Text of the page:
Concept: Nursing care plan
Implementation of a standardized language in Nursing Care Plans (SNCP) allows for increased efficiency in nursing data management. However, the potential relationship with patientś health outcomes remains uncertain. The aim of this study was to evaluate the effectiveness of SNCP implementation, based on North American Nursing Diagnosis Association (NANDA) and Nursing Interventions Classification (NIC), in the improvement of metabolic, weight, and blood pressure control of Type 2 Diabetes Mellitus (T2DM) patients.
To identify nursing care most frequently missed in acute adult inpatient wards and determine evidence for the association of missed care with nurse staffing.
There is strong evidence to show that lower nurse staffing levels in hospitals are associated with worse patient outcomes. One hypothesised mechanism is the omission of necessary nursing care caused by time pressure-‘missed care’.
As the health care needs of the lesbian, gay, bisexual, and transgender (LGBT) population become increasingly important, health care professionals require appropriate academic and clinical training in preparation for the increased demand for culturally competent care. Nurses are of particular interest, as they are the core direct caregivers in many health care settings. This article explores the national climate around LGBT individuals and their related health needs. Educators and administrators who work with future nurses should strive to ensure they foster the development of knowledgeable practitioners who will be able to implement best practices in LGBT patient care. Attention should be paid to providing students with diverse clinical placements, access to LGBT interest groups, and clear expectations for LGBT-sensitive nursing care plans and course outcomes selection that promote cultural competence. Recommendations for nursing education and curricular reform are discussed. [J Nurs Educ. 2013;52(x):xxx-xxx.].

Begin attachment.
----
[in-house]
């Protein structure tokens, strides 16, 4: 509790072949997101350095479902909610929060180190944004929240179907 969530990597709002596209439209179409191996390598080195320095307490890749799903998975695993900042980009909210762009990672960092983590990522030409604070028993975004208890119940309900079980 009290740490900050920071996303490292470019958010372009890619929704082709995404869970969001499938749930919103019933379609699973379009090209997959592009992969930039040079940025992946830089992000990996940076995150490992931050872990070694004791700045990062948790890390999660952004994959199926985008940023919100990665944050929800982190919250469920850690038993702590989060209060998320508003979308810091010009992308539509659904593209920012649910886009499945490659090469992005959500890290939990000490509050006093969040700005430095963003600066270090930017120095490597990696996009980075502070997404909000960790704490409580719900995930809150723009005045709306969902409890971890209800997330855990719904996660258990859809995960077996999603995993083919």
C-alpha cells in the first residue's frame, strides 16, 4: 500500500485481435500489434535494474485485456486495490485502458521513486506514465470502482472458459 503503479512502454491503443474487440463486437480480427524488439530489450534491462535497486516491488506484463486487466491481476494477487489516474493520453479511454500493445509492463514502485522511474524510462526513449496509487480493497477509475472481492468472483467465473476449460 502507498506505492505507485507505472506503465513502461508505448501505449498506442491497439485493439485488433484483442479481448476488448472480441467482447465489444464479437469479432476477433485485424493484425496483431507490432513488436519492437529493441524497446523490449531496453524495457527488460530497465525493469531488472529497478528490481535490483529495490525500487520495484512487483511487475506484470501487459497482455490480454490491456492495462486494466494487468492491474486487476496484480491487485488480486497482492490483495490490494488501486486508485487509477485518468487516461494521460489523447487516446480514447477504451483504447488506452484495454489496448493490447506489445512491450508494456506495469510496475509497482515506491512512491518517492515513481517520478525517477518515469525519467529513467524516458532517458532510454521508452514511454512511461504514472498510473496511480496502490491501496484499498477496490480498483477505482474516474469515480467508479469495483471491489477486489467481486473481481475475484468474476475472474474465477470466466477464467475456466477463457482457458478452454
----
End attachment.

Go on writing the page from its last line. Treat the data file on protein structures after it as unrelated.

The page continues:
- Nursing standard (Royal College of Nursing (Great Britain) : 1987)
- Published over 4 years ago
This article aims to enhance nurses' understanding of nursing care plans, reflecting on the past, present and future use of care planning. This involves consideration of the central theories of nursing and discussion of nursing models and the nursing process. An explanation is provided of how theories of nursing may be applied to care planning, in combination with clinical assessment tools, to ensure that care plans are context specific and patient centred.
Nursing staff working in long-term institutional care attend to residents with an increasing number of severe physical and cognitive limitations. To exchange information about the health status of these residents, accurate nursing documentation is important to ensure the safety of residents. This study examined the accuracy of nursing documentation in 197 care plans of five long-term institutional care facilities. Based on the phases of the nursing process, the D-Catch instrument measures the accuracy of the content and coherence of documentation. Inadequacies were especially found in the description of residents' care needs and stated nursing diagnoses as well as in progress and outcome reports. In somatic and psycho-geriatric units, higher accuracy scores were determined compared with residential care units. Investments in resources (e.g., time), reasoning skills of nursing staff, and implementation of professional standards in accordance with legal requirements may be needed to enhance the quality of nursing documentation.
Little is known of the extent to which nursing-care tasks are left undone as an international phenomenon.
To describe the variation across neonatal intensive care units (NICUs) in missed nursing care in disproportionately black and non-black-serving hospitals. To analyze the nursing factors associated with missing nursing care.